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Might Bad Handwriting Lead To 'Lend Me Your Beers'?

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William Shakespeare was a singular genius who sometimes made that hard to see — or at least read.

The New York Times reports this week that modern computer analysis has persuaded scholars that 325 lines in the 1602 edition of Thomas Kyd's play The Spanish Tragedy were truly authored by Shakespeare.

The Bard's name was not on the script. But researchers have scoured other Elizabethan plays for bits and pieces of Shakespeare because he was a showman who would get called in occasionally to "punch up" a speech or plot like a Hollywood script doctor.

Douglas Bruster of the University of Texas, who is editor of a forthcoming new edition of the complete works of Shakespeare that will include those lines from The Spanish Tragedy, says there's been skepticism about that passage because it seemed to have little of Shakespeare's powerful music or metaphor.

But new analysis suggests that the Elizabethan printer may have simply misread Shakespeare's speech because the Bard was a genius who had poor penmanship.

Professor Burster told the New York Times, "What we've got here isn't bad writing, but bad handwriting."

His observation might make you wonder if, over the centuries, scholars were simply stymied by Shakespeare's quill-and-ink chicken-scratches and just kind of wrote in something on their own.

What if, for example, Shakespeare's Marc Antony was mostly thirsty when he began his funeral oration over Julius Caesar, and Shakespeare actually began, "Friends, Romans, countrymen, lend me your beers..."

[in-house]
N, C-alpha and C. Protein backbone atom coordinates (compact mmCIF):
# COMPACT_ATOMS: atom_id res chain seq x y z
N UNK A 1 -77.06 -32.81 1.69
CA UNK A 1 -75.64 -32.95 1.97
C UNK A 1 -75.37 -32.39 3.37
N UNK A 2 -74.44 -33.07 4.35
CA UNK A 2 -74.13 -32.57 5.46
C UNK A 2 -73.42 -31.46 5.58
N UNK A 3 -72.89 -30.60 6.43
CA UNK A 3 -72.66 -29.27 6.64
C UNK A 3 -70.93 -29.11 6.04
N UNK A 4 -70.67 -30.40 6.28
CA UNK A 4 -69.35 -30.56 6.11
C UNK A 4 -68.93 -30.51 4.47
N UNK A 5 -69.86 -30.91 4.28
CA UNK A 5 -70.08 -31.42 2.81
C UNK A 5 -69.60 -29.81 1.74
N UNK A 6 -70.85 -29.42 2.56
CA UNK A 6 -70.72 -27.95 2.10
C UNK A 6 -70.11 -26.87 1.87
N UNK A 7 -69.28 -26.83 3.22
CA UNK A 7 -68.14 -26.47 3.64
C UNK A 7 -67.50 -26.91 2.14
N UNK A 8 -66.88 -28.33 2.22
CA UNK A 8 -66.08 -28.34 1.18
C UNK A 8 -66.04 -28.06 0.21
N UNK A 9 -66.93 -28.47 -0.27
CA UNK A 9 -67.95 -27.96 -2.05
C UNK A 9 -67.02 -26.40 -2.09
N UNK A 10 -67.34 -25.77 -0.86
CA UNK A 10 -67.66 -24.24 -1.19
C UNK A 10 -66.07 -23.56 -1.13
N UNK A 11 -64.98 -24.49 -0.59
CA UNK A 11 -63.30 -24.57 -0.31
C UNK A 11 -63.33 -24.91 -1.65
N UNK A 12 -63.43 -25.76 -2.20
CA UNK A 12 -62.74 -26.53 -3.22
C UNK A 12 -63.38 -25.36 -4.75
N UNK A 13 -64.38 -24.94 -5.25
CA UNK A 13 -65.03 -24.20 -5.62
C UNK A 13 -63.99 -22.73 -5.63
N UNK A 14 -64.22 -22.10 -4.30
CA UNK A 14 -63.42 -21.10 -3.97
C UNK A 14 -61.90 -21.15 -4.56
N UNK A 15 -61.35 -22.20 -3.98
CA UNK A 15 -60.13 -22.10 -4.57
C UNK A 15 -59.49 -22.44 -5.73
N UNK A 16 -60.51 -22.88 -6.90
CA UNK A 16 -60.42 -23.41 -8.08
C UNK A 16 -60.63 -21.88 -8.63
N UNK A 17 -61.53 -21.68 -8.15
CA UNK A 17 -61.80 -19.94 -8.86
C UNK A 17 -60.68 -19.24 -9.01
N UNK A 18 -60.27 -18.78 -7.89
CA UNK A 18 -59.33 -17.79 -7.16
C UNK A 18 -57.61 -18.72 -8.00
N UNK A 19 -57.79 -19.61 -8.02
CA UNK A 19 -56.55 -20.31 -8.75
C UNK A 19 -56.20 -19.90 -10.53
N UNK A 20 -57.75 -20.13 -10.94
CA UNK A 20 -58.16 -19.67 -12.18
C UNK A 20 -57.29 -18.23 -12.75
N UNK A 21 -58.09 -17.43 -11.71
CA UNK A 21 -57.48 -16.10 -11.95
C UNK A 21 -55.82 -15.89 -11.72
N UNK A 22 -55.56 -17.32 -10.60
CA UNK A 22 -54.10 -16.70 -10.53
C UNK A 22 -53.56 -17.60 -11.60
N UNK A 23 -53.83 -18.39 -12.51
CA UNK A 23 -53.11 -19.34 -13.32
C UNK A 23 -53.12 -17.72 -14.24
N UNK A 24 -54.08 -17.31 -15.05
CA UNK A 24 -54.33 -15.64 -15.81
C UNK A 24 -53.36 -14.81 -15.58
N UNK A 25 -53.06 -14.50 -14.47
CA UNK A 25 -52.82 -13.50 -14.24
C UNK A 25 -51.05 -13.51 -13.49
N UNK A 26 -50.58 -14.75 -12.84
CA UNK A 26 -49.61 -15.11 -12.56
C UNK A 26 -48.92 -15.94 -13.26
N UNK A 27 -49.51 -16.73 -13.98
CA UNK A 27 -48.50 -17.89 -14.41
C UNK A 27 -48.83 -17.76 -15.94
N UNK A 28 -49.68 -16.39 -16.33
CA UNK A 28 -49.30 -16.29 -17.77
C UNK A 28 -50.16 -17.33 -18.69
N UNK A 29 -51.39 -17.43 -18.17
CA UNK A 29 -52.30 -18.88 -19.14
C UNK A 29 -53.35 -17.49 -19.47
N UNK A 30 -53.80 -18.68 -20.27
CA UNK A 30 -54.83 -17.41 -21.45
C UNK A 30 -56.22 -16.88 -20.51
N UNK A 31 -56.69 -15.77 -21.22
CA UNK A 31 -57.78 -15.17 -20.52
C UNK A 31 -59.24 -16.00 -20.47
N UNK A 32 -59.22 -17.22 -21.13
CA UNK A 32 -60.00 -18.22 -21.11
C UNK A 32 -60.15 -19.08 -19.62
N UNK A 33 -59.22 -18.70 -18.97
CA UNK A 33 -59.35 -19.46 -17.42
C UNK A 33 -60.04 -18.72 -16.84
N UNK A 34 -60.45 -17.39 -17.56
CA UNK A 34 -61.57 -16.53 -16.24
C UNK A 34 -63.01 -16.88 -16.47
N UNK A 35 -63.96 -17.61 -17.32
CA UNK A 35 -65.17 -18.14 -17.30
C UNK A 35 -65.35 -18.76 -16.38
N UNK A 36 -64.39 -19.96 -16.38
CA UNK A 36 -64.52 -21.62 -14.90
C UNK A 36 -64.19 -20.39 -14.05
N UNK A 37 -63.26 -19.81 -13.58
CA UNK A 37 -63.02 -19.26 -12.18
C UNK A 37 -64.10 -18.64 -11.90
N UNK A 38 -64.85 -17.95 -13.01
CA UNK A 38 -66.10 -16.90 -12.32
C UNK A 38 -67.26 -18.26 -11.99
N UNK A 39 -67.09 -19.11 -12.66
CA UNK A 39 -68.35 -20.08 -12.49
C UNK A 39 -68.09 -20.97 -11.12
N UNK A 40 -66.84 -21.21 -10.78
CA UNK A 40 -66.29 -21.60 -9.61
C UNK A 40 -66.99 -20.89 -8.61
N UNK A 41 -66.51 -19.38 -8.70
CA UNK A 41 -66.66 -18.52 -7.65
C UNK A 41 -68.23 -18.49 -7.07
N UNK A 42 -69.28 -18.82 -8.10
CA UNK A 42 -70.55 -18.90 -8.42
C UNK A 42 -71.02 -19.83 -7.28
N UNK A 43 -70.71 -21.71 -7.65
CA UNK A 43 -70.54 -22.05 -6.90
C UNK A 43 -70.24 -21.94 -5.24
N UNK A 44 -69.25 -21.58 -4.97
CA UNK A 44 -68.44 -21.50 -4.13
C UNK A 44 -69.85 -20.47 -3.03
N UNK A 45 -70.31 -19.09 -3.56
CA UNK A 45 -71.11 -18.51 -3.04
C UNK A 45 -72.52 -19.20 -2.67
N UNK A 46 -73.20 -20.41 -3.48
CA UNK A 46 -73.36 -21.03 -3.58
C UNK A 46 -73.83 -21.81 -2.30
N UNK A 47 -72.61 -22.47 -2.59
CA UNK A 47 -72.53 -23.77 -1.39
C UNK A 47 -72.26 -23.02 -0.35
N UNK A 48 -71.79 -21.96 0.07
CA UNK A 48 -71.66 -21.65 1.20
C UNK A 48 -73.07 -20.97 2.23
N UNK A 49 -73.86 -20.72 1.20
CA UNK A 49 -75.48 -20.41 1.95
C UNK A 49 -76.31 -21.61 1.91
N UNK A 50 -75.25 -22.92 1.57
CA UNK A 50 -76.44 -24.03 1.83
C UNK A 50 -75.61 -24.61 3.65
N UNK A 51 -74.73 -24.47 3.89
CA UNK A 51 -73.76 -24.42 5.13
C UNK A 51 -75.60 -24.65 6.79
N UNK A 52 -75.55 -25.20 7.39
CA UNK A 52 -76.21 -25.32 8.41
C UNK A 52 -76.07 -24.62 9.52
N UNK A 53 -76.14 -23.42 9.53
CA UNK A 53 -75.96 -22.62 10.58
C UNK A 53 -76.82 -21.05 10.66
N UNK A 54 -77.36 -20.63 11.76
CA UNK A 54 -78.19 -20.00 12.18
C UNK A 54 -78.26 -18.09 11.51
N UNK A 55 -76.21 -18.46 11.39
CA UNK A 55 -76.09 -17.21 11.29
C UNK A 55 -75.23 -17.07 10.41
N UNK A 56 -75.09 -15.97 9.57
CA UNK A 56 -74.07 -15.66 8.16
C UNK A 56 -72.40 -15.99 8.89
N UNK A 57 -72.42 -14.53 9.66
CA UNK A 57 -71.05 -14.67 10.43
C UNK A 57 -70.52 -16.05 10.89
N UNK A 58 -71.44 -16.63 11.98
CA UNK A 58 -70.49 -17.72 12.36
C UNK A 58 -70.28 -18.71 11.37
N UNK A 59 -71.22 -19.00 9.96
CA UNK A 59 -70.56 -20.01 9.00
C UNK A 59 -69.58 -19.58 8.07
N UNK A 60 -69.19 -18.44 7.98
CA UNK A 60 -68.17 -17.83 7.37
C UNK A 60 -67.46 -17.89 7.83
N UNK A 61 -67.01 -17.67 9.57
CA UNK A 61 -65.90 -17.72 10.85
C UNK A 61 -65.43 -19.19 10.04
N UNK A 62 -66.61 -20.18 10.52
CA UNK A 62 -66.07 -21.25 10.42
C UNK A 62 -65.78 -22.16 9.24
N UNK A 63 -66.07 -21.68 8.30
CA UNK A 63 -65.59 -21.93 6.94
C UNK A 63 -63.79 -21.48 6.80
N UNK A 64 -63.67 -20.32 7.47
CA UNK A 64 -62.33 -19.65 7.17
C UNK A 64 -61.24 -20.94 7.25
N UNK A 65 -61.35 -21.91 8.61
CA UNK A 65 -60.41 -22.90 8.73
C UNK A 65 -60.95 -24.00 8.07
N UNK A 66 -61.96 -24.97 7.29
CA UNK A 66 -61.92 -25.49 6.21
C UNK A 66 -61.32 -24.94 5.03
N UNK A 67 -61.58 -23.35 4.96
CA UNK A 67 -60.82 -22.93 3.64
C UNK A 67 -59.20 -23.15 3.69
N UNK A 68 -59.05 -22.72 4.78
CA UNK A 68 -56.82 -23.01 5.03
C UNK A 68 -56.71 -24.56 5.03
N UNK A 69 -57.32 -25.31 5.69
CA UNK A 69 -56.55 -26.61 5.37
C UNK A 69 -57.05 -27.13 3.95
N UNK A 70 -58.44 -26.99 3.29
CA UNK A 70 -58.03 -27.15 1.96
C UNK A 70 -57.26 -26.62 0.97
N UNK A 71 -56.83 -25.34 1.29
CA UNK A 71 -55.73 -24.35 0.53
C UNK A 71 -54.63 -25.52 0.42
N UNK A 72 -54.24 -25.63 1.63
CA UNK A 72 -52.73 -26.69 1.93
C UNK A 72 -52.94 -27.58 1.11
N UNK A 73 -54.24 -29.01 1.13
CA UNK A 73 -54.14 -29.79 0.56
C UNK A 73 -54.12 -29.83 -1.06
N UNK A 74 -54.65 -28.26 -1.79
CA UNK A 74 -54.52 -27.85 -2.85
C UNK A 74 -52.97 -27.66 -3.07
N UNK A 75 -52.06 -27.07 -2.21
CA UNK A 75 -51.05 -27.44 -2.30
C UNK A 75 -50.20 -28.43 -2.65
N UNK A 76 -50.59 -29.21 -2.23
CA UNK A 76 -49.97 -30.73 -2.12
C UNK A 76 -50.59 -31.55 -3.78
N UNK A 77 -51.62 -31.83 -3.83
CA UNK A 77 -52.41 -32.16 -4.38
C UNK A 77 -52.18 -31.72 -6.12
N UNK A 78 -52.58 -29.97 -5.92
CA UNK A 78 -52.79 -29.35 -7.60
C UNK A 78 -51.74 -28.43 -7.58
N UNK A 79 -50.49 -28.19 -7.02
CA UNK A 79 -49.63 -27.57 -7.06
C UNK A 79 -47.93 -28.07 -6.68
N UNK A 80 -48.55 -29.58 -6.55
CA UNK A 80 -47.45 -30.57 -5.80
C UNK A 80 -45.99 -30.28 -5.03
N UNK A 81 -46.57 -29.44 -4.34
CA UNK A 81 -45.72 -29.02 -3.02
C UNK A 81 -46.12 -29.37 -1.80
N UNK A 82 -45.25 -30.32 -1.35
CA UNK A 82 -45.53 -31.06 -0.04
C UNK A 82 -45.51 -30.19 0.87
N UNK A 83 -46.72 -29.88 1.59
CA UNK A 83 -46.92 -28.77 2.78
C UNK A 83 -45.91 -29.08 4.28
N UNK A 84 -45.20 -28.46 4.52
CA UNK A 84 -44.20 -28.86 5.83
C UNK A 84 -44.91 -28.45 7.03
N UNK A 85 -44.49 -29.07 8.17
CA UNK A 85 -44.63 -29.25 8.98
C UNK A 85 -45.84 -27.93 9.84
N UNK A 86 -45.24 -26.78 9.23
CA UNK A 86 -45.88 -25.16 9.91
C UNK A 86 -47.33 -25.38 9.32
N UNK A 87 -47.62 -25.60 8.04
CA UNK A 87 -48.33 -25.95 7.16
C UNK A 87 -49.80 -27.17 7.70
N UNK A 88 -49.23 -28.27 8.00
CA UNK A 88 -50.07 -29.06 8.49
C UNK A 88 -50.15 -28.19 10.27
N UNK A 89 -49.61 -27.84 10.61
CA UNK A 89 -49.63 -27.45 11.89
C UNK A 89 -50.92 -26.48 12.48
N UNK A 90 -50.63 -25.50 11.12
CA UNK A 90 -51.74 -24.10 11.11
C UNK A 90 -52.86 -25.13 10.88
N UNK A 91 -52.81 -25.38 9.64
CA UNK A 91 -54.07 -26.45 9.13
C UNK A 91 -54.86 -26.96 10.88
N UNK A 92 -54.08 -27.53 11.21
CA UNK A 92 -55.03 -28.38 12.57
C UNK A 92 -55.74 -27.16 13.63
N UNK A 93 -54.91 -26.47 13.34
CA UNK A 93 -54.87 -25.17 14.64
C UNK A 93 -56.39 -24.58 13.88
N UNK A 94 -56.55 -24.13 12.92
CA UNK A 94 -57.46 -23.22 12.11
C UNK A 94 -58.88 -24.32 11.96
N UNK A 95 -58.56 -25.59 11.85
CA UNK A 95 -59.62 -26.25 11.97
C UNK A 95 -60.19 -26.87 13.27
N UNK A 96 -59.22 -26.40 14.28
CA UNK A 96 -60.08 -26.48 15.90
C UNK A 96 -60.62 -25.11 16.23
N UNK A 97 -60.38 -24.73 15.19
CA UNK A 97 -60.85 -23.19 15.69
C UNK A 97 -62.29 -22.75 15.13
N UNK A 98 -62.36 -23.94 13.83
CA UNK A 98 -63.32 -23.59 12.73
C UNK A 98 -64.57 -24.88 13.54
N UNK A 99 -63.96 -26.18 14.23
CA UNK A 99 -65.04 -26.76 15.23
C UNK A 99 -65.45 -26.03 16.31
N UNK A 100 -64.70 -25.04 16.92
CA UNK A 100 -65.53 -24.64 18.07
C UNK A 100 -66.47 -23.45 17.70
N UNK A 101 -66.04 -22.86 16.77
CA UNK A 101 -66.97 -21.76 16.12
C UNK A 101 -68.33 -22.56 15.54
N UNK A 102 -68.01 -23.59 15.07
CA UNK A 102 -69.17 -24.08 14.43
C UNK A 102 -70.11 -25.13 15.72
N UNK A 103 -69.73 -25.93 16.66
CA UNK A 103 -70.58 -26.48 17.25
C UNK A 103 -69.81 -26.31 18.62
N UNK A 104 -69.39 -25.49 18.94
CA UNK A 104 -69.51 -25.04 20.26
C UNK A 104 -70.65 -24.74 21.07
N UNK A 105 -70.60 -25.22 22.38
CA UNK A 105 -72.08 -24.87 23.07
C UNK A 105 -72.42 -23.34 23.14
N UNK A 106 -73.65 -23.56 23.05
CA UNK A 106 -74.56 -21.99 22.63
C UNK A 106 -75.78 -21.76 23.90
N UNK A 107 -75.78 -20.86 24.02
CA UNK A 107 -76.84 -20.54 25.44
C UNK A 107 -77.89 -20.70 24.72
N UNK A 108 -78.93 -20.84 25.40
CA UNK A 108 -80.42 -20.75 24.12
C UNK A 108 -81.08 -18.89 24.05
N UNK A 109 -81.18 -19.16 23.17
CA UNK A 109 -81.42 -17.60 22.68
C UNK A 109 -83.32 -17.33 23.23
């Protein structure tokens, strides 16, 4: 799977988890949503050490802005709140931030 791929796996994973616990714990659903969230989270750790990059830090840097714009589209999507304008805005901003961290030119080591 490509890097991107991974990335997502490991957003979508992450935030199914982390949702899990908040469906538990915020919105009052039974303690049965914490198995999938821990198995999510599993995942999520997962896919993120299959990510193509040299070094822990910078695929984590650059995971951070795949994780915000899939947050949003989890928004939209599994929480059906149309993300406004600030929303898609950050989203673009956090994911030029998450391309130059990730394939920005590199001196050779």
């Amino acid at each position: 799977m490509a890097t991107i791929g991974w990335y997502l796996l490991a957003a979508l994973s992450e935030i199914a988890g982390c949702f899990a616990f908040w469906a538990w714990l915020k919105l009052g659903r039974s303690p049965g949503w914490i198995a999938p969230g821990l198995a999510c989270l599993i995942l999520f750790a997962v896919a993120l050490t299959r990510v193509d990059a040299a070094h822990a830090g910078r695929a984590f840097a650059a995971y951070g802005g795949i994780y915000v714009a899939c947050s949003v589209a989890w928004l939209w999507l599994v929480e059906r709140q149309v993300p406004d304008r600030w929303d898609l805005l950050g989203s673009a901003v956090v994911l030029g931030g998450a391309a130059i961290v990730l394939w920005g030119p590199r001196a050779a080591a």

A classic tragedy sounds like a Budweiser spot.

What if Shakespeare had Hamlet, woe-struck by the hatred that can hide in the human heart, including his own, actually greet Rosencrantz and Guildenstern by remarking, "What a piece of jerk is a man!"

What if Shakespeare really wrote that Lady Macbeth looked down at her tunic after the killing of the King of Scotland that she had inspired and saw not a splotch of blood, but something on her shoe and said,"Out, damned knot!"

A little less powerful, isn't it?

What if Shakespeare wrote that Romeo looked up to the balcony of the Capulet household and actually exclaimed, "But, soft! What light through yonder window breaks? It is the east, and Juliet looks like she might be a lot of fun."

Not the same brilliant image as a beloved who shines like the sun, is it?

And what if two p's got confused for b's in the opening lines of Hamlet, "to be or not to be"--and it turns out that Shakespeare was only trying to decide what he was going to do during intermission?

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